4. Carol (2015) - Carol and Therese
We crave not just affection in our relationships, but solace, too. And it's a particularly effective film device - after all, being brought together through shared thoughts is an undeniable form of connection, no? But even the best of intentions, the purest of love, is something to be ironed out. Not at all to suggest what Carol (Cate Blanchett) and Therese (Rooney Mara) feel for each other isn't, or to begrudge their romance over the course of the film. Not at all. But this is a film of impulse, of unfinished identity and dreams, of the mad rush of desire.
"My star, flung out of space," as Carol so deftly puts it. Therese exclaims repeatedly she has no idea what she wants. Carol answers repeatedly that she knows exactly what she's doing when it's hinted that she doesn't. It only ends up hurting them both. Yet the film never condemns nor champions these impulses, allowing what we see to beautifully evolve, adapt, and build into the promise of something better. Carol and Therese are faced with insurmountable odds - it's the 1950s after all - but damnit, they won't let round one knock them out. They'll come back.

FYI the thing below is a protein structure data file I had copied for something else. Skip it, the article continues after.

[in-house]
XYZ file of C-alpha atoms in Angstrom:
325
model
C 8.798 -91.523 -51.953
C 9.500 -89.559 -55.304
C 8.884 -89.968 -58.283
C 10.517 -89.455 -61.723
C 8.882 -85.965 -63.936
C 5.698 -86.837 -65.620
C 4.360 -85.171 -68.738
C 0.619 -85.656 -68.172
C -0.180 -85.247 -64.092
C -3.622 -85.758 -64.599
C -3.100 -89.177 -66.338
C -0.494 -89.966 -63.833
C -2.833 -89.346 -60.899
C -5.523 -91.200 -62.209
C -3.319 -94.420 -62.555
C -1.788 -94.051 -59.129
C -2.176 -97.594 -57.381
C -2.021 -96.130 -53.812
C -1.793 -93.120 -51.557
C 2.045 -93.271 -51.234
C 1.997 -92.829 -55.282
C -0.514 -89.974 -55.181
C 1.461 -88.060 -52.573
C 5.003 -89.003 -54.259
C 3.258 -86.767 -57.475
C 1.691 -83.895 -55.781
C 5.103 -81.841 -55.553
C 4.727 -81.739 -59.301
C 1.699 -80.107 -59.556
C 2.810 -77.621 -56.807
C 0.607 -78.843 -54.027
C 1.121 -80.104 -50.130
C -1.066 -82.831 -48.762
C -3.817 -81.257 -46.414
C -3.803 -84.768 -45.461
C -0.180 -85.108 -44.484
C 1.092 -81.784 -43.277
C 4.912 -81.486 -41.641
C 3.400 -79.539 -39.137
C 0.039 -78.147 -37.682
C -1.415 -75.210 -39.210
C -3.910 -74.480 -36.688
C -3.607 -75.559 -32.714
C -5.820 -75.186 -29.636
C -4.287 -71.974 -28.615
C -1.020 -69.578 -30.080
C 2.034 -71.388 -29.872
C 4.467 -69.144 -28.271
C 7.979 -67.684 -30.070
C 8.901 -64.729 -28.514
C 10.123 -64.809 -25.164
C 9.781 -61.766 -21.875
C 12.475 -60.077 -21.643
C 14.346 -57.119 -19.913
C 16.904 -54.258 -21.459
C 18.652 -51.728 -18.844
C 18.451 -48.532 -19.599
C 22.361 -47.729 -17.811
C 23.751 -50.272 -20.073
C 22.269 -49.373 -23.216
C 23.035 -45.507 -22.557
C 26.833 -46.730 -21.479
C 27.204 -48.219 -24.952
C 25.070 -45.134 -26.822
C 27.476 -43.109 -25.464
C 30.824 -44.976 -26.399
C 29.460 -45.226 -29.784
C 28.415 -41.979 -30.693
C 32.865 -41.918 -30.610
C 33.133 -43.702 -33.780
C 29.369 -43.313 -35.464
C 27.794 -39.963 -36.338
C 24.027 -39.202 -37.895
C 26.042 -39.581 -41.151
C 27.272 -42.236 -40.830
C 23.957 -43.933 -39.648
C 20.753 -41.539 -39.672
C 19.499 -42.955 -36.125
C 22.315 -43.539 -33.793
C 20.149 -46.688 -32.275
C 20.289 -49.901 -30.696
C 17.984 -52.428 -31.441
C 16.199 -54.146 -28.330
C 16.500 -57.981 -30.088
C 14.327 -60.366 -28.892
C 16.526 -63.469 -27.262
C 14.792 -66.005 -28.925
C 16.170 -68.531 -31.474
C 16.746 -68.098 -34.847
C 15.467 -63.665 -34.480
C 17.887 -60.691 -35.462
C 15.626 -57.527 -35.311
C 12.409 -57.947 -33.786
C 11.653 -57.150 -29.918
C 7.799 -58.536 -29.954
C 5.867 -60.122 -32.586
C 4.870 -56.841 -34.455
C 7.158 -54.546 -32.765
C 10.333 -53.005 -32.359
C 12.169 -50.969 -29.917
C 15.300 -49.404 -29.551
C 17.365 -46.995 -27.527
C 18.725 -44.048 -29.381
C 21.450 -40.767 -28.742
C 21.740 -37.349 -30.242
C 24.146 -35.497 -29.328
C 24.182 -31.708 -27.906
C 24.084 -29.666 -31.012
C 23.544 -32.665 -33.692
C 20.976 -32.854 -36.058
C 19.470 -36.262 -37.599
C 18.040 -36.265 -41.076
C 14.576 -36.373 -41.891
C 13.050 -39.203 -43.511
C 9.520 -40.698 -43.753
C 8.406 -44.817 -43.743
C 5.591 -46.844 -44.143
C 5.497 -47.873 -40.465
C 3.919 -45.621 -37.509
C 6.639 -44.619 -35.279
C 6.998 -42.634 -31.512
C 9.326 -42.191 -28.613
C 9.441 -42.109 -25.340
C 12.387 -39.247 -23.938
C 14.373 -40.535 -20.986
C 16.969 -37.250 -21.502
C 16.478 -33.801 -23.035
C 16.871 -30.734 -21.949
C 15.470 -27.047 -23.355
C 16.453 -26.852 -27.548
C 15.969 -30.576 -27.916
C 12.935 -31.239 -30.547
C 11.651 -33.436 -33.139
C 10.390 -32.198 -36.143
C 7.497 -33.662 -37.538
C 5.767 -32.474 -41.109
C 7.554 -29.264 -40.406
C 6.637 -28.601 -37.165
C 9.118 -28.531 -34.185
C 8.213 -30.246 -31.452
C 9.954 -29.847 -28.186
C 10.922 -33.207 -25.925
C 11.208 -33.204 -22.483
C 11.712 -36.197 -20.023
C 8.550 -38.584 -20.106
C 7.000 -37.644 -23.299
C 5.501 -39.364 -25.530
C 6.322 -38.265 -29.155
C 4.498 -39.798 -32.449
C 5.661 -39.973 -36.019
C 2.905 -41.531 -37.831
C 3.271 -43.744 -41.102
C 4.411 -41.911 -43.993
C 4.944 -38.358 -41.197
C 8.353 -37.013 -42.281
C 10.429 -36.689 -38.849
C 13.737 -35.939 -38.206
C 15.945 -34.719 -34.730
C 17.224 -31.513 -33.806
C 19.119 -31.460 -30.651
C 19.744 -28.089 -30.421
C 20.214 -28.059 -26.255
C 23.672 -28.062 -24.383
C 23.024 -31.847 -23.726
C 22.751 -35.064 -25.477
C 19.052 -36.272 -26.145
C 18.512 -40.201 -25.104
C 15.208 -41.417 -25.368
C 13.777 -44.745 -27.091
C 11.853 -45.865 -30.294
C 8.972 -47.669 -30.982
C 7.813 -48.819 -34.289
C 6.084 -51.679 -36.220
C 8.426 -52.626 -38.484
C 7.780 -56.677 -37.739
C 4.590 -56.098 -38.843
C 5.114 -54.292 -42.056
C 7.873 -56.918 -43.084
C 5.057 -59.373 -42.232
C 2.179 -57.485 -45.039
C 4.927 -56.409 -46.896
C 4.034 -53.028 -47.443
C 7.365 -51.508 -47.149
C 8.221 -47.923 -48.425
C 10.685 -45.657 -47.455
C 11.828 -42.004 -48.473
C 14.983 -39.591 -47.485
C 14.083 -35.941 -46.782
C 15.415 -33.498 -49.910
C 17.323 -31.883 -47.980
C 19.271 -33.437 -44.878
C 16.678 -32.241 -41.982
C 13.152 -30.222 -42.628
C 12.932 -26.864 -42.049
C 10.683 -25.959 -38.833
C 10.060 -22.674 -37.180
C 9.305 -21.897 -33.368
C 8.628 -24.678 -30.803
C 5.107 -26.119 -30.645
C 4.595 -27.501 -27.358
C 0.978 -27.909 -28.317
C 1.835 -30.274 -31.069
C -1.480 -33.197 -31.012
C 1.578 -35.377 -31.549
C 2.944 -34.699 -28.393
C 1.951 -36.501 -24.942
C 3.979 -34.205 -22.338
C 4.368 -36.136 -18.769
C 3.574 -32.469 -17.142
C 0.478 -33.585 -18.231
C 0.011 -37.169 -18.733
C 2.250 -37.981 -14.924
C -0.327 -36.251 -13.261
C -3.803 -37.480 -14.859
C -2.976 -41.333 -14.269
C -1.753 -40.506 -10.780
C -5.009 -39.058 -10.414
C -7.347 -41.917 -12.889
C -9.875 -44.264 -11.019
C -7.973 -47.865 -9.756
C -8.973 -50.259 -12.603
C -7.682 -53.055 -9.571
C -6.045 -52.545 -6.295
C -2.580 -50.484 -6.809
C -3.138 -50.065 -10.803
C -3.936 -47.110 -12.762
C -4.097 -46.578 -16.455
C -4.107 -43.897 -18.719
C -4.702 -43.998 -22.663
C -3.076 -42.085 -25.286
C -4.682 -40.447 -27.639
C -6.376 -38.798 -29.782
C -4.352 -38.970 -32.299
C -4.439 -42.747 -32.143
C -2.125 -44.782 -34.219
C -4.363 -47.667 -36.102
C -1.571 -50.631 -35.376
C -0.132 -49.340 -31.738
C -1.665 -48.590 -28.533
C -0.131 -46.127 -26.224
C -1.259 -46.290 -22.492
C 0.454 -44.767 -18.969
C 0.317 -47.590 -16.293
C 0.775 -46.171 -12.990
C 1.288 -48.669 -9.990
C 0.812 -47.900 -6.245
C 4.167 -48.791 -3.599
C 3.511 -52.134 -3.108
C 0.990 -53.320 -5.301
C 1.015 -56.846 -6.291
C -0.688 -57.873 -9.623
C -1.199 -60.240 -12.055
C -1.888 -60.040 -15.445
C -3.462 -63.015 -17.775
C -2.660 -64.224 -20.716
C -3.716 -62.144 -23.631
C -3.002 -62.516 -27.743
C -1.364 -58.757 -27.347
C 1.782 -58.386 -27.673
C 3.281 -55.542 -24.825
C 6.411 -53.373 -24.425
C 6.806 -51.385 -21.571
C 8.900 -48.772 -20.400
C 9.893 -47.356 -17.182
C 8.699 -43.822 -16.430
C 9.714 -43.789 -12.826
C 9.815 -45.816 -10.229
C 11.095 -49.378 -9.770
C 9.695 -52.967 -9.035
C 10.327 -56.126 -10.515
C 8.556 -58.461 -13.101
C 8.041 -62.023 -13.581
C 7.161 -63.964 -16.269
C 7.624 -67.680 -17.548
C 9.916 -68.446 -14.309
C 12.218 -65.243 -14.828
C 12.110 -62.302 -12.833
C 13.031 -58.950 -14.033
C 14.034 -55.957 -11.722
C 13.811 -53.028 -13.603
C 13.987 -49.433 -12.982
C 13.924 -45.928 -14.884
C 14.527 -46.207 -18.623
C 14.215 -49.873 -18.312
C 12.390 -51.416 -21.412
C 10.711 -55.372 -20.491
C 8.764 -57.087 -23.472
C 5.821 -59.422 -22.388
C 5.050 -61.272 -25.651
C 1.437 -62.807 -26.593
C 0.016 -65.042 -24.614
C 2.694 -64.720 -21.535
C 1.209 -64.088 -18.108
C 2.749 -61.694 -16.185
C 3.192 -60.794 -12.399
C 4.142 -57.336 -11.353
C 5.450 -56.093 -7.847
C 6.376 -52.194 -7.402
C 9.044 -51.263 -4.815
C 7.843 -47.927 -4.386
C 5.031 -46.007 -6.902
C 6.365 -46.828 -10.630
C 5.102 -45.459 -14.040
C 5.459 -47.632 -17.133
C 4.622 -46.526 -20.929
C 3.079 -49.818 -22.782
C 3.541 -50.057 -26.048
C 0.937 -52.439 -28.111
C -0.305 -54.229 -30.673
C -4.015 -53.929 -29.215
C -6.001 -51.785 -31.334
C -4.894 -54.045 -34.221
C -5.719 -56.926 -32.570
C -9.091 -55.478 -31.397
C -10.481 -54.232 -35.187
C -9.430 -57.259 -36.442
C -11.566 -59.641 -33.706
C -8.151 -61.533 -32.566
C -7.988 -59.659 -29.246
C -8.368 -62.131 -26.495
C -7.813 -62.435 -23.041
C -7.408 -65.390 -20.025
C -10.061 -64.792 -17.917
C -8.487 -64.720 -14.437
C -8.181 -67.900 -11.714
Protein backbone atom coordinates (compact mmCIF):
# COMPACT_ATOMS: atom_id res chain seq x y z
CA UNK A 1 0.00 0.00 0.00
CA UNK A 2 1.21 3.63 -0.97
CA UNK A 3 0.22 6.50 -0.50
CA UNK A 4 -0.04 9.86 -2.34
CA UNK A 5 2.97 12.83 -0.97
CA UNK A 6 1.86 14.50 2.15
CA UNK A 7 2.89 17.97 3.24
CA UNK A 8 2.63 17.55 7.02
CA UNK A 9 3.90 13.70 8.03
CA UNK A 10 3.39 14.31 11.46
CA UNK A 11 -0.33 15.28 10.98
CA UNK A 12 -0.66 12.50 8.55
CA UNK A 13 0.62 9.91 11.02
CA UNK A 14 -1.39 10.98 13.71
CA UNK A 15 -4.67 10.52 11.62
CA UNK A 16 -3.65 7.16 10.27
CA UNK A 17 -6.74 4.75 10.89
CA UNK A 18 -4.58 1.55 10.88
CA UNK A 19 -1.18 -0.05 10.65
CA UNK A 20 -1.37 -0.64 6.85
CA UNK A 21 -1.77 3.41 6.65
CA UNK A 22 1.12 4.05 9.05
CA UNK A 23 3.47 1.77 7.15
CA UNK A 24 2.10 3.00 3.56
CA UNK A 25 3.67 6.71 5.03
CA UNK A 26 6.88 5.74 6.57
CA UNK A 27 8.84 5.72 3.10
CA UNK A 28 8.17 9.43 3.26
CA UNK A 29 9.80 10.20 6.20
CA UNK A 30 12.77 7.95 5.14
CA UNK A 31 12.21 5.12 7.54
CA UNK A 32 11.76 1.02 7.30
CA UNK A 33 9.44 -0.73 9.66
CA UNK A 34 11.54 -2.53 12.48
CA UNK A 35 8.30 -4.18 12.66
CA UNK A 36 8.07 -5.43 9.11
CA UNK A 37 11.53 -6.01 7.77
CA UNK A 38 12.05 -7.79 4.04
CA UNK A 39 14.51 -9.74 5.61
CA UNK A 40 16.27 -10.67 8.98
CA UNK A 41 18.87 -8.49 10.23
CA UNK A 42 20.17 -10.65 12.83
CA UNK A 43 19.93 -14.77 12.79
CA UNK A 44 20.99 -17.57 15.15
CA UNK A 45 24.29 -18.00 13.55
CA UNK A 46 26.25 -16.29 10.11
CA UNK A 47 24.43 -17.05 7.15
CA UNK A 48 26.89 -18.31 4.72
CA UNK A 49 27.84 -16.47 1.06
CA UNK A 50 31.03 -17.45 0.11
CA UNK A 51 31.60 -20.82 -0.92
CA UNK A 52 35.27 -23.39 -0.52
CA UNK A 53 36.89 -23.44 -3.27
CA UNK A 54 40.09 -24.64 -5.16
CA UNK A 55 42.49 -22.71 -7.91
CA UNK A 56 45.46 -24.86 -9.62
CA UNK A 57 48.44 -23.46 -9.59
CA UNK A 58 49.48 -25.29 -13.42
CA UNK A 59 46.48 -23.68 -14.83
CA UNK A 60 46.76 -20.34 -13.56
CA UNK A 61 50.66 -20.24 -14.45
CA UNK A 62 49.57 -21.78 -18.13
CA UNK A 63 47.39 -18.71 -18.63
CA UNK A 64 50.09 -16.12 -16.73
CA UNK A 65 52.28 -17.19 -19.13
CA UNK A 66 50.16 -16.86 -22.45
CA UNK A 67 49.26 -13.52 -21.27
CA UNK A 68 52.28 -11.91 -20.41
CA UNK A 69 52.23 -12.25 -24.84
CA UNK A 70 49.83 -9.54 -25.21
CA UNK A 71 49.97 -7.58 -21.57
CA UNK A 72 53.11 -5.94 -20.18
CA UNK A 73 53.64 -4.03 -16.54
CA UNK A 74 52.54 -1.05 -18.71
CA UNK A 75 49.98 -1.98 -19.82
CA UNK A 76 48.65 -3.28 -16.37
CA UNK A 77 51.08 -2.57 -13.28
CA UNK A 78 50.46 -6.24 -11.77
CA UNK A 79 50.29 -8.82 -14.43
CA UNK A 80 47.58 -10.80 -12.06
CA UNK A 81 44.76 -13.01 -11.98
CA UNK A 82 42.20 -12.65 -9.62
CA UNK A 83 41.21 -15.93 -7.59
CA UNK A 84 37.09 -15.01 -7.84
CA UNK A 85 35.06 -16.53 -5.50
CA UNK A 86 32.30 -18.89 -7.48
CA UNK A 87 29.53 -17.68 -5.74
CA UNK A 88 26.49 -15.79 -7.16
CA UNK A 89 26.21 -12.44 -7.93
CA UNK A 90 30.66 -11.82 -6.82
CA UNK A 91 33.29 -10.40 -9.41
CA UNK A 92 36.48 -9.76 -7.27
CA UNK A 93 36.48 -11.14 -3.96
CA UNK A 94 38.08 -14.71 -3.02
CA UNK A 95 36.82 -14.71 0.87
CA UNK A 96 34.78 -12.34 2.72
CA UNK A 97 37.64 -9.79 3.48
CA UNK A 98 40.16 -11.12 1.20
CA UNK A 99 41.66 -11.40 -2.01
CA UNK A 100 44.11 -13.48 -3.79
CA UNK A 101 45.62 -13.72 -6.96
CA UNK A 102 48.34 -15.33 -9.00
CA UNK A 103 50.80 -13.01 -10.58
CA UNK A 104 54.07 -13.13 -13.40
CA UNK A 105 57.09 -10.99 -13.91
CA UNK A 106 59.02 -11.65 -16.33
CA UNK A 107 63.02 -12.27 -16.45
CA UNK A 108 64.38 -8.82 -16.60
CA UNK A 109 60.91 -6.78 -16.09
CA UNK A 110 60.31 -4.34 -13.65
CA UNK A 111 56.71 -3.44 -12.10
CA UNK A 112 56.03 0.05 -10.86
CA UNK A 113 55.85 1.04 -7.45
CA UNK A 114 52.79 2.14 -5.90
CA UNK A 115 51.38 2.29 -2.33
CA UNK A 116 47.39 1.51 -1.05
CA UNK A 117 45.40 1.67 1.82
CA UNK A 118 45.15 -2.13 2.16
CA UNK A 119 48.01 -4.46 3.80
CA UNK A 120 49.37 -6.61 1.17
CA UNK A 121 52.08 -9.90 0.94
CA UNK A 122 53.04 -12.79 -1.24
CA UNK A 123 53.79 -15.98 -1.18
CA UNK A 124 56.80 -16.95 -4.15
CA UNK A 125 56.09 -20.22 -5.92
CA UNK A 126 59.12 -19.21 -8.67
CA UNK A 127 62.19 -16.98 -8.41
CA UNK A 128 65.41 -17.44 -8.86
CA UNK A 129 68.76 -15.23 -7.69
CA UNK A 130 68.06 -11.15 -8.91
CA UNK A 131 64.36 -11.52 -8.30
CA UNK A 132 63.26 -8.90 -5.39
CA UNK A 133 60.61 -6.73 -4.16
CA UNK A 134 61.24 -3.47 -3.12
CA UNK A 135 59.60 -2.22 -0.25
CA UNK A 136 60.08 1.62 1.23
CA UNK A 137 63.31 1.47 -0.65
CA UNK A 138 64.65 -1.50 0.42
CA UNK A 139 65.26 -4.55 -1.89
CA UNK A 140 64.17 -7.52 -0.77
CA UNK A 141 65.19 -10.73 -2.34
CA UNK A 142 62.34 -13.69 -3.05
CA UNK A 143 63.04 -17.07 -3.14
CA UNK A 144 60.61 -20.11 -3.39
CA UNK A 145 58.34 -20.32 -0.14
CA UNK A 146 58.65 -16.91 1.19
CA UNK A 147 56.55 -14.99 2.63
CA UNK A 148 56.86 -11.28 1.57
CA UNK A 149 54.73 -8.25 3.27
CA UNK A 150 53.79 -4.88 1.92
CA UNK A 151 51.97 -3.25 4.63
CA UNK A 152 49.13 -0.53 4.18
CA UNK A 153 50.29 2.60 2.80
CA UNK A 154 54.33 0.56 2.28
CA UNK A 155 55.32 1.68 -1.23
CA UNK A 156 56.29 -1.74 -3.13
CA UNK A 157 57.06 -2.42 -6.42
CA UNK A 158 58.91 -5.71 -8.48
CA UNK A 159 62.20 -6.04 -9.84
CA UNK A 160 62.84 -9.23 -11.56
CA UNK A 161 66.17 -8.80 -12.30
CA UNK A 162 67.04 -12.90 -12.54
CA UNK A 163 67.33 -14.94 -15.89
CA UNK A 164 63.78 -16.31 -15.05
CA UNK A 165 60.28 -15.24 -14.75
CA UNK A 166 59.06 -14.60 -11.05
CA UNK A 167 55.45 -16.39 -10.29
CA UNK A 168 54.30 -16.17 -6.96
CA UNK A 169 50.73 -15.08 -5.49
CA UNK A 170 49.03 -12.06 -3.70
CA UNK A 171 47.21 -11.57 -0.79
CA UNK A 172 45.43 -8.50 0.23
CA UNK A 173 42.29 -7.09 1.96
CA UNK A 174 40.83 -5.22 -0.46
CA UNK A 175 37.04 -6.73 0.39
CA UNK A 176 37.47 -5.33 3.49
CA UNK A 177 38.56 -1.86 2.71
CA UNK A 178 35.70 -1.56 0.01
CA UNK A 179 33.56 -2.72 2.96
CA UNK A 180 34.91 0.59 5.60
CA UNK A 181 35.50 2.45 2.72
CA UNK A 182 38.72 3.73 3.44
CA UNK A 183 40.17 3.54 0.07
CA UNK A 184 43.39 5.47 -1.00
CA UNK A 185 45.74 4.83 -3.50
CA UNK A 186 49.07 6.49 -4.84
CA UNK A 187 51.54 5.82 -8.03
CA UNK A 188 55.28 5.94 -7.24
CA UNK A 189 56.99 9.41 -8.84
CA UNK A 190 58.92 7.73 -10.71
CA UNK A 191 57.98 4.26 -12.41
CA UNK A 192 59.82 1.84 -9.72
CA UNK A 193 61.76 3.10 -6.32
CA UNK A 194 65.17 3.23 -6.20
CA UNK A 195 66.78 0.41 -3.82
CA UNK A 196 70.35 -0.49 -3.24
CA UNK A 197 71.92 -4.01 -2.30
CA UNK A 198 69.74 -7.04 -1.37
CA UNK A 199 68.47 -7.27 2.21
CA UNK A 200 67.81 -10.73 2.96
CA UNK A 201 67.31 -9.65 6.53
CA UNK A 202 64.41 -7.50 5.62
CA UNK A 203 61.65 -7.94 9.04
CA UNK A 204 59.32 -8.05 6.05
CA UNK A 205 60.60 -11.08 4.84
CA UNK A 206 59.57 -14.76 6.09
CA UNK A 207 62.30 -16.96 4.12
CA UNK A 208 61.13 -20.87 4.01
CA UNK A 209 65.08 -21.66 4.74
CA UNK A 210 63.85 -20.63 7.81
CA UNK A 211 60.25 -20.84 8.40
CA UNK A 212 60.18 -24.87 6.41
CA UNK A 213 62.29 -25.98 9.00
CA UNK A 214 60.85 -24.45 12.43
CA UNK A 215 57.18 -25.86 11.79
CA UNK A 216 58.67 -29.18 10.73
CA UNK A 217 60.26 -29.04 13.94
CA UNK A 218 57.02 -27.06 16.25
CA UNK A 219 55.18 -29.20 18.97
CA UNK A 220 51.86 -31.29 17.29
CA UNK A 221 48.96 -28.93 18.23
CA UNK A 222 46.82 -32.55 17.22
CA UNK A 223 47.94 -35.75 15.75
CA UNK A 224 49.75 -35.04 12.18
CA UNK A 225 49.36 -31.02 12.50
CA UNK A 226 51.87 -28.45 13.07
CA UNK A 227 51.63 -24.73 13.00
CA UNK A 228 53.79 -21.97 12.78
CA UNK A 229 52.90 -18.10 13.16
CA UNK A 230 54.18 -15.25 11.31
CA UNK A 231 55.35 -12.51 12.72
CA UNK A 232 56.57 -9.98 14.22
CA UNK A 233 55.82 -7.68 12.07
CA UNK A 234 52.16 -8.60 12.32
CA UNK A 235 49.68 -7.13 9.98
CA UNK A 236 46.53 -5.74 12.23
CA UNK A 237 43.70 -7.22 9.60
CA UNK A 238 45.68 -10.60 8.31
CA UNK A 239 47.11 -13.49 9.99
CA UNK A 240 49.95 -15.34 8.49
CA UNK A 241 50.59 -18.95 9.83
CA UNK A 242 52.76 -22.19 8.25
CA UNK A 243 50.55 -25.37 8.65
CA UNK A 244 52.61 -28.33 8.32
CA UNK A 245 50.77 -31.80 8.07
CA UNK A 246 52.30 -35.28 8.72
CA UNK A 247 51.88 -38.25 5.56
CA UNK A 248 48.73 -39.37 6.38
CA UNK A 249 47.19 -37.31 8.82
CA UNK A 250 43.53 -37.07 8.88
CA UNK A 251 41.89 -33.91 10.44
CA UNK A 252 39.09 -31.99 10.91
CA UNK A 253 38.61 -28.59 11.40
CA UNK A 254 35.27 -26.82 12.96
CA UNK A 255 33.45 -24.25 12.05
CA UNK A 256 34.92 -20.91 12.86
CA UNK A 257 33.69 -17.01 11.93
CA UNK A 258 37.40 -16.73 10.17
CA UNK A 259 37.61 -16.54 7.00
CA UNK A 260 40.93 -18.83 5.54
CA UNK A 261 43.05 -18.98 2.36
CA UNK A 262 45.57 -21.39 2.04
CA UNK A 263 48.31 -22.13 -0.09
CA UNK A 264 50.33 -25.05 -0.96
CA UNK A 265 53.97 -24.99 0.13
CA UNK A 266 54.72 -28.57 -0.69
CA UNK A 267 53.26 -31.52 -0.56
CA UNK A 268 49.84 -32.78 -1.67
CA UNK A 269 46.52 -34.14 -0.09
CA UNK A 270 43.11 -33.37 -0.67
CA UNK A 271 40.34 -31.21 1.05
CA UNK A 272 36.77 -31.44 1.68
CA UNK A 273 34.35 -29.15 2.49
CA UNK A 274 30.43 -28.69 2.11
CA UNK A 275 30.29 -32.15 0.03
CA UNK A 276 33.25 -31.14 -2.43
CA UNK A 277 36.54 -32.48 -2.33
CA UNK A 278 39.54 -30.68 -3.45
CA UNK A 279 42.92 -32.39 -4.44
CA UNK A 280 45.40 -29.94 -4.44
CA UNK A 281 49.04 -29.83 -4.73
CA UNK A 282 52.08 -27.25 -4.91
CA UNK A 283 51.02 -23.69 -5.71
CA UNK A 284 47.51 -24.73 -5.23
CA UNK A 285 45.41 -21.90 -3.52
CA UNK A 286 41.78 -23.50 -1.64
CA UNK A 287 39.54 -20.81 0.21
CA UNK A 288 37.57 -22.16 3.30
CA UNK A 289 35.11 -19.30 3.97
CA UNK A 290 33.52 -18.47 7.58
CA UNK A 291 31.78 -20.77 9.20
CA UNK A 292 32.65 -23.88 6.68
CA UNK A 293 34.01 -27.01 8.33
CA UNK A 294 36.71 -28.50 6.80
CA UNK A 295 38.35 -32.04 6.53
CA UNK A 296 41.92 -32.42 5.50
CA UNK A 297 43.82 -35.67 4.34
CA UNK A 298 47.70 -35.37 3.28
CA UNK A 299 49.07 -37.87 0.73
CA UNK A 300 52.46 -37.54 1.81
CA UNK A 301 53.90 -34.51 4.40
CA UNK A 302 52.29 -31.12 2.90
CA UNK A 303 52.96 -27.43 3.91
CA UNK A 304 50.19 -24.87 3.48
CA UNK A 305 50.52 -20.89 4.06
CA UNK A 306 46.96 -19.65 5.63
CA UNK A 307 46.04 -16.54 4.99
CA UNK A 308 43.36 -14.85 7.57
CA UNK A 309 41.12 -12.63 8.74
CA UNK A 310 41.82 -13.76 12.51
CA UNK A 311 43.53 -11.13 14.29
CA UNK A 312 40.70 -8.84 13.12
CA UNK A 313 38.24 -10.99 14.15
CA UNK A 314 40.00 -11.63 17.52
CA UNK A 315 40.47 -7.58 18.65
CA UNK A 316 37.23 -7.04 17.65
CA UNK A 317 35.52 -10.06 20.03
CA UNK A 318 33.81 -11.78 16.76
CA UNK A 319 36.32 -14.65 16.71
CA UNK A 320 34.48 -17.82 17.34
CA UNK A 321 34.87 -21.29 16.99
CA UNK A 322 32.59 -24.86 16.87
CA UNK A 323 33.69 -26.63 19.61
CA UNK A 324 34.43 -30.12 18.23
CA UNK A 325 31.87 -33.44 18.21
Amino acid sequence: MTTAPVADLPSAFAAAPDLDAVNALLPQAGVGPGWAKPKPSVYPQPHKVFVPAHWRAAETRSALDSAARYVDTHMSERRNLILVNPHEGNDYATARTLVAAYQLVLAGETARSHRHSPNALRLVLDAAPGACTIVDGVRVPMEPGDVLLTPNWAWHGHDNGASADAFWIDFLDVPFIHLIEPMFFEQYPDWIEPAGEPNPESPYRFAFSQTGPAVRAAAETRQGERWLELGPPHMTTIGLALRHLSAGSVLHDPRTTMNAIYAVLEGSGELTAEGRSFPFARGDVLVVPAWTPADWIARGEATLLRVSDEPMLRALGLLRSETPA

Not every good romance is Hollywood-esque, surviving past that honeymoon phase, but that's for a wonderful reason: we're human. We make mistakes. But love will win out, as the film suggests, despite everything pointing elsewhere. So long as we are patient, so long as we take the time to know ourselves, then that love will grow and grow. To see such a patient and empathetic portrait of this love, bedecked by LGBTQ representation nonetheless, is joyous.